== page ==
Matter of Global Liberty Ins. Co. v Ho Suk Shin
2020 NY Slip Op 02469
Decided on April 29, 2020
Appellate Division, Second Department
Published by New York State Law Reporting Bureau pursuant to Judiciary Law § 431.
This opinion is uncorrected and subject to revision before publication in the Official Reports.


Decided on April 29, 2020 SUPREME COURT OF THE STATE OF NEW YORK Appellate Division, Second Judicial Department
REINALDO E. RIVERA, J.P.
LEONARD B. AUSTIN
ROBERT J. MILLER
COLLEEN D. DUFFY, JJ.

2018-13922
(Index No. 713398/16)

[*1]In the Matter of Global Liberty Insurance Company, appellant,

v

Ho Suk Shin, respondent-respondent, State Farm Insurance Company, et al., additional-respondents-respondents.




Law Office of Jason Tenenbaum, P.C., Garden City, NY (Talia Beard of counsel), for appellant.

Picciano & Scahill, P.C., Bethpage, NY (Albert J. Galatan of counsel), for additional-respondent-respondent State Farm Insurance Company.



DECISION & ORDER

In a proceeding pursuant to CPLR article 75, inter alia, to permanently stay arbitration of a claim for uninsured motorist benefits, the petitioner appeals from an order of the Supreme Court, Queens County (Thomas D. Raffaele, J.), dated November 13, 2018. The order, after a framed-issue hearing, denied that branch of the petition which was to permanently stay arbitration and dismissed the proceeding.

ORDERED that the order is affirmed, with costs.

In November 2016, the petitioner, Global Liberty Insurance Company, commenced this proceeding, inter alia, to permanently stay arbitration of an uninsured motorist benefits claim that was filed by its insured, the respondent Ho Suk Shin (hereinafter the insured), in connection with an automobile accident that occurred in July 2014. The accident occurred when the insured's vehicle was struck by a 2009 Chevrolet driven by additional respondent Jesus R. Ball Estas. The additional respondent Lourdes B. Tortorelli held an automotive insurance policy for the 2009 Chevrolet, which was issued by the additional respondent State Farm Insurance Company (hereinafter State Farm). According to the petitioner, State Farm's failure to notify the Department of Motor Vehicles that it had removed the 2009 Chevrolet from the insurance policy violated section 313(2)(a) of the Vehicle and Traffic Law and rendered the purported termination of the policy ineffective with respect to the petitioner and any other third parties. State Farm contended that, although it had issued an insurance policy to Tortorelli for the 2009 Chevrolet, the vehicle was removed from coverage in January 2014, and a 2005 Ford was substituted under the same policy. State Farm contended that it assigned a new number to the policy because the 2005 Ford was going to be used for commercial purposes.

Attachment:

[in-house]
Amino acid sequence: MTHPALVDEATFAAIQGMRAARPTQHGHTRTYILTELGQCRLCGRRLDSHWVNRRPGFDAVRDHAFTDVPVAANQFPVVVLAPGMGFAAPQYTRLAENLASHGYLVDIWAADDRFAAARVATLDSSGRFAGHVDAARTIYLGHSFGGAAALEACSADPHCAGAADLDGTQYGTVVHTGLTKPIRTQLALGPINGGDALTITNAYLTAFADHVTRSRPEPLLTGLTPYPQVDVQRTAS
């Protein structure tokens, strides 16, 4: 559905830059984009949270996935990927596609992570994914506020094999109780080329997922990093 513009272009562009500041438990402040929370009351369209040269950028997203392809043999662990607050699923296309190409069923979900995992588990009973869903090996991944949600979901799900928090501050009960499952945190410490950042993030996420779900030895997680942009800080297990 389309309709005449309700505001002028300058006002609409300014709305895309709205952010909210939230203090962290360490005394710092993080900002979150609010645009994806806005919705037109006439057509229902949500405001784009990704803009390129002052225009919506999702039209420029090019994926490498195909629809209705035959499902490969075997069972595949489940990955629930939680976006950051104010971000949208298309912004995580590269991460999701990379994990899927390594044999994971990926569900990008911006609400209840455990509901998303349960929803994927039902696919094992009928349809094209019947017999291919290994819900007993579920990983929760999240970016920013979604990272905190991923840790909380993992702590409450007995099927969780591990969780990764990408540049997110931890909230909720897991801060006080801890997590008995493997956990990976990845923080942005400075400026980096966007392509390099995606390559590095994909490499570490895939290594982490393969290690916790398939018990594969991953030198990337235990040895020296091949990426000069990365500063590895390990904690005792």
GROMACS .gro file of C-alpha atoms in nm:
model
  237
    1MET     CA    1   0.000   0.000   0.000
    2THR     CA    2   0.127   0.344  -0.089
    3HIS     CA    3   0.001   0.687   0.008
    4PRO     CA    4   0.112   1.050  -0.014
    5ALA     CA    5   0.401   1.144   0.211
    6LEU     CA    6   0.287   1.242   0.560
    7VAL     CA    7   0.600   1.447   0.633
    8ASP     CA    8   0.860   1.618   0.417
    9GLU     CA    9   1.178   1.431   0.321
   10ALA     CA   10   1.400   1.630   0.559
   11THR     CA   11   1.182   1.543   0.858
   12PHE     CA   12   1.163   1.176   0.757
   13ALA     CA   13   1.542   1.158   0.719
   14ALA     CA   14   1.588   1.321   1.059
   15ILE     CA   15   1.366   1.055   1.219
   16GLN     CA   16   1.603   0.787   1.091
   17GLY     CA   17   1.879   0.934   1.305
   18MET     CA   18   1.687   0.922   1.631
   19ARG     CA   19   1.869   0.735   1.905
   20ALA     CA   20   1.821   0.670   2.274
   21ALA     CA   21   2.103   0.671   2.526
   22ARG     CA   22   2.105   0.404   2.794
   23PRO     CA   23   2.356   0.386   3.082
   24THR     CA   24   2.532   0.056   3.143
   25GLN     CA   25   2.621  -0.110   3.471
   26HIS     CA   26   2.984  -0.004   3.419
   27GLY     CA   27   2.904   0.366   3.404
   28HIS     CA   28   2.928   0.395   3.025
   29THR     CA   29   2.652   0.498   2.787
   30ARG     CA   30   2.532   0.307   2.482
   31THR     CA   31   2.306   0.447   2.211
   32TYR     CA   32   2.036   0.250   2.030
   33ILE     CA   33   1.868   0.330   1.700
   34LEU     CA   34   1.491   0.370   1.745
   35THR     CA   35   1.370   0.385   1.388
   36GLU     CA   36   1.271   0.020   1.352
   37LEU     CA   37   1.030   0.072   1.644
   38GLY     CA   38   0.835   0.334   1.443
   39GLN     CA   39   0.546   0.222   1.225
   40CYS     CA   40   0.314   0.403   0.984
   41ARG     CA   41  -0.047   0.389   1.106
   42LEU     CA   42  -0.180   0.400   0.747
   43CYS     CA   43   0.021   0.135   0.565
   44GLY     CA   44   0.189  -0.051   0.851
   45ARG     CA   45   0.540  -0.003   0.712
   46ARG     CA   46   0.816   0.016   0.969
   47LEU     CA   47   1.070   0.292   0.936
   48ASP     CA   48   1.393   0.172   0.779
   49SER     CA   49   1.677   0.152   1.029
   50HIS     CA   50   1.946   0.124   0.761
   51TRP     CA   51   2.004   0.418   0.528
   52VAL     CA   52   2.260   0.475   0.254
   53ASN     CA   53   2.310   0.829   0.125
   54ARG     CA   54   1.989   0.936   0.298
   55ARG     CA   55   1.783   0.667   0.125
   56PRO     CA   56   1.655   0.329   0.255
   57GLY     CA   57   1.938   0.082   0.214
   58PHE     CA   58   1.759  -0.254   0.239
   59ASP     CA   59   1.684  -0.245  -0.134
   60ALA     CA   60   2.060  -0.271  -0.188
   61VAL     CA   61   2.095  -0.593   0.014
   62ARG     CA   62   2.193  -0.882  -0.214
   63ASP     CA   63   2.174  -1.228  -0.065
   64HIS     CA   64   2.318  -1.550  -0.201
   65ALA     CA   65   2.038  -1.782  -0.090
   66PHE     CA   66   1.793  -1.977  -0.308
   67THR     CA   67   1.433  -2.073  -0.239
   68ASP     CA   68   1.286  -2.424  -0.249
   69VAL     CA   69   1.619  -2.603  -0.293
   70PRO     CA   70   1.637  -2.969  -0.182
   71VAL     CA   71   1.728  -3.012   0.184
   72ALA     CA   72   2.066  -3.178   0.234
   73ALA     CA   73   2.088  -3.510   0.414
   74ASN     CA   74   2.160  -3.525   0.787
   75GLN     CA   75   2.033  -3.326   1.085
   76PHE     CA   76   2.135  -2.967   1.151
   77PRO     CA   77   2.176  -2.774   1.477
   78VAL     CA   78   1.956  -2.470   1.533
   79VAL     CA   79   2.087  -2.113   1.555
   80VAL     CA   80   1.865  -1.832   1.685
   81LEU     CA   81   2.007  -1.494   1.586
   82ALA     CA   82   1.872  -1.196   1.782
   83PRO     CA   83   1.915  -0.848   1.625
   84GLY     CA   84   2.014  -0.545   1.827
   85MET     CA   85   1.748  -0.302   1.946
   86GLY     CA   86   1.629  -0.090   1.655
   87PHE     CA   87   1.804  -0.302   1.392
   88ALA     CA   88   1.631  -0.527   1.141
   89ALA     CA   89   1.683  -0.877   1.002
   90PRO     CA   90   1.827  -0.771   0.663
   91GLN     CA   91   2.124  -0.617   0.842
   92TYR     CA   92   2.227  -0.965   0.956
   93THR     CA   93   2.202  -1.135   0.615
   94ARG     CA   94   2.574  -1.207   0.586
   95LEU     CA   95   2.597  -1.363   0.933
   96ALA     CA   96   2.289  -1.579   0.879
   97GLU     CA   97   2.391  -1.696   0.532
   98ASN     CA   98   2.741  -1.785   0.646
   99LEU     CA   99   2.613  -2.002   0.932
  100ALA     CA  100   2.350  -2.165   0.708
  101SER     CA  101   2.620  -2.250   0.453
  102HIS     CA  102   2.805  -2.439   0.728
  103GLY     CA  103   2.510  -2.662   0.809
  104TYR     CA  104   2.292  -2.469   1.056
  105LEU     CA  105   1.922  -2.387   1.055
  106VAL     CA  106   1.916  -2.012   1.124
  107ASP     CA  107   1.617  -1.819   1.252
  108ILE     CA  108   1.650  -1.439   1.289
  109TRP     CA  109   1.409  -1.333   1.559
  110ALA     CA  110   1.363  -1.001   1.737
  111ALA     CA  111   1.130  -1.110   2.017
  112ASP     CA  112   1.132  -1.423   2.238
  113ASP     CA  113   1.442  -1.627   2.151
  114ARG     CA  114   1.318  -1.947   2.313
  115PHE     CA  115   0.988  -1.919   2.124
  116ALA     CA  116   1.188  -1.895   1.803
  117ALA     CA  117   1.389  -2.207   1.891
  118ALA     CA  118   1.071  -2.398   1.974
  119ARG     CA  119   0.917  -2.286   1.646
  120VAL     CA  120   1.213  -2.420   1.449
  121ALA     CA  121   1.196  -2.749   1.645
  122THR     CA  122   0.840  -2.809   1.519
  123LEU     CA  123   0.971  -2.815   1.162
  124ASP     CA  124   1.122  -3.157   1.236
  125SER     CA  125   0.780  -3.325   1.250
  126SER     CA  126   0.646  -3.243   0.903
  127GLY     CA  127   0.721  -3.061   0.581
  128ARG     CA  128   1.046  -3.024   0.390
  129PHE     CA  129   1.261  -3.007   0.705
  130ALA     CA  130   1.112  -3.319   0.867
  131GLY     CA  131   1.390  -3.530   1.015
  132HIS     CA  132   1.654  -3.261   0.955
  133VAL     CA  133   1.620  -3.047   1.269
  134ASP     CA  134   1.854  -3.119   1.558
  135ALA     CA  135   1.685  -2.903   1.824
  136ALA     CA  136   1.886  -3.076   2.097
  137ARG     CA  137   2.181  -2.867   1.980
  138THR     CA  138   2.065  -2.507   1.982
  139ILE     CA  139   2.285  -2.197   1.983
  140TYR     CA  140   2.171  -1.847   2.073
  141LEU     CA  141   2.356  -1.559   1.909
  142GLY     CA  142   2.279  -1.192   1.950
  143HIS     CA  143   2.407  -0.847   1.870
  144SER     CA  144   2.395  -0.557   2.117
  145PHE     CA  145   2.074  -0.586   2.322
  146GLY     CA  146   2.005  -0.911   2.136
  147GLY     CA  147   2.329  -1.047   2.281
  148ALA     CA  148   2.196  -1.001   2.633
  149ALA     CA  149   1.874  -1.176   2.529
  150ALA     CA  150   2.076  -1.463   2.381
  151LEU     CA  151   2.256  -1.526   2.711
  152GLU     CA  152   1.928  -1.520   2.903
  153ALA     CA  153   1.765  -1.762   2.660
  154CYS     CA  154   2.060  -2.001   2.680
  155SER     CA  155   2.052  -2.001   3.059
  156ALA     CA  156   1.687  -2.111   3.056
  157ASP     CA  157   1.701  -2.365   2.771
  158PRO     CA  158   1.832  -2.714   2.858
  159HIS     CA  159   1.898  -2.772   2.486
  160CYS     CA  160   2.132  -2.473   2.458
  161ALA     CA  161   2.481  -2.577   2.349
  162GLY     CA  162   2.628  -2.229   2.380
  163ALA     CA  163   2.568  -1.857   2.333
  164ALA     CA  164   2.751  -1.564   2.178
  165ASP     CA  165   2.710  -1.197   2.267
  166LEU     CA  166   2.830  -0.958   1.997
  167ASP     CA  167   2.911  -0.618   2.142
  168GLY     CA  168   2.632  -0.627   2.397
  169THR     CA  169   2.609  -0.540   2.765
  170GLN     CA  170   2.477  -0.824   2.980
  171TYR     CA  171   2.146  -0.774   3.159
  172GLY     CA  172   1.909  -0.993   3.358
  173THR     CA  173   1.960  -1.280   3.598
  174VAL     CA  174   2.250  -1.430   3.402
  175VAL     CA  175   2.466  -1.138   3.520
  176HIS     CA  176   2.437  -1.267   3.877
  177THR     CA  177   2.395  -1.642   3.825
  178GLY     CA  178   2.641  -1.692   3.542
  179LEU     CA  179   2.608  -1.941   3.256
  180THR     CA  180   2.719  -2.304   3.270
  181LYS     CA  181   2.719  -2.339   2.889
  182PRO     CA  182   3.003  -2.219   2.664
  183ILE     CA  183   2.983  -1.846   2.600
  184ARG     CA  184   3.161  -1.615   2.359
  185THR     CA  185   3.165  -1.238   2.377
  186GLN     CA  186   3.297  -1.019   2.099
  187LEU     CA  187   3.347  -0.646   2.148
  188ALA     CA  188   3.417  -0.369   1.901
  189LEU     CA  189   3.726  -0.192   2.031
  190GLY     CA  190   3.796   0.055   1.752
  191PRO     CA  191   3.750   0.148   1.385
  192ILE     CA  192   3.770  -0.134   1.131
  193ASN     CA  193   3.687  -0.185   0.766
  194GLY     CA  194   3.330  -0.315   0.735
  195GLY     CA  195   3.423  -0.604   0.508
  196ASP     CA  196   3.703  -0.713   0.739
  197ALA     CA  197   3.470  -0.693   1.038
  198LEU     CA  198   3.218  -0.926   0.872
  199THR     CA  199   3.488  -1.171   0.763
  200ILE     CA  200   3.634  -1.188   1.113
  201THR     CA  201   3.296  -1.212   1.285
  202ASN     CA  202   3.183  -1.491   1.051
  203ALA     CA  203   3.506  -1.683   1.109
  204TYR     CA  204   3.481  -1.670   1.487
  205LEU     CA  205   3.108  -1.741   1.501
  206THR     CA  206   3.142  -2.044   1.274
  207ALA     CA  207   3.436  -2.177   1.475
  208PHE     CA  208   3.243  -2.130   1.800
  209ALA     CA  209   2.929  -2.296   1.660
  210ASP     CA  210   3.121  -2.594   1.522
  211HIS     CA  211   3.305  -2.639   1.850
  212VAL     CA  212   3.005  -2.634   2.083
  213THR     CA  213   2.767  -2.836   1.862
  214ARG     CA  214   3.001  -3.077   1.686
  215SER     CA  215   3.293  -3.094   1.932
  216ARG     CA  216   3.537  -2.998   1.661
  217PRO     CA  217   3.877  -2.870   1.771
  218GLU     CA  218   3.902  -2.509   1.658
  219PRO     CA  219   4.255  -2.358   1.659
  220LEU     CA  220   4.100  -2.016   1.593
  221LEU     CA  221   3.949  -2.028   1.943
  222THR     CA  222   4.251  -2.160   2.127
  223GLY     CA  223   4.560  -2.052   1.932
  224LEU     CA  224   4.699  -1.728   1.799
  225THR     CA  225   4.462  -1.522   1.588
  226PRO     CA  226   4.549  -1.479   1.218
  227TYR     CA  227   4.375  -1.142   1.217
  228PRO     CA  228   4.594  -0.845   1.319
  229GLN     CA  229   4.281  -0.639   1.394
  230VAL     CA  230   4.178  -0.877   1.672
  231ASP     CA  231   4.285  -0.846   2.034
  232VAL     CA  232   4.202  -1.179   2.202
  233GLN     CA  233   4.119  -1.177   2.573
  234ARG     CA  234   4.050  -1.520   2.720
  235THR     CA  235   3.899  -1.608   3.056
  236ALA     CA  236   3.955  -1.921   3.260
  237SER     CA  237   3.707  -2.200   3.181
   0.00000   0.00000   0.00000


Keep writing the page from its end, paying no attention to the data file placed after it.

At the conclusion of a framed-issue hearing, the Supreme Court denied that branch of the petition which was to permanently stay arbitration and dismissed the proceeding. The petitioner appeals.

We agree with the Supreme Court's determination denying that branch of the petition which was to permanently stay arbitration and dismissing the proceeding. Although the cancellation of an insurance policy is not effective as to third parties unless the cancellation is filed with the Commissioner of Motor Vehicles in accordance with Vehicle and Traffic Law § 313(2)(a) (see Vehicle and Traffic Law § 313[3]; Matter of Progressive Northeastern Ins. Co. v Barnes, 30 AD3d 523, 524; Matter of Chubb Group of Ins. Cos. v Williams, 14 AD3d 561, 562), here, the court determined that the insurance policy was not cancelled but rather that the same coverage was transferred to a different vehicle (see Vehicle and Traffic Law § 313[2][a]). Since the only changes to the policy at issue here were administrative—involving the substitution of one vehicle for another under the same policy and changing the number of the policy—State Farm was not required to notify the Department of Motor Vehicles (see 15 NYCRR § 34.1[d][2]; Vehicle and Traffic Law § 313[2][a]) and thus the petitioner's contentions are without merit.

The July 1983 amendments to section 313 of the Vehicle and Traffic Law—changing the requirement for filing a notice of termination to include only policies, "as opposed to any insured vehicle or vehicles under such policy" (Vehicle and Traffic Law § 313[2][a])—govern this action. Thus, this Court's determination in Matter of Eveready Ins. Co. v Wilson (180 AD2d 796, 797), which addressed the pre-1983 provisions of the statute, is not dispositive here.

RIVERA, J.P., AUSTIN, MILLER and DUFFY, JJ., concur.

ENTER:

Aprilanne Agostino

Clerk of the Court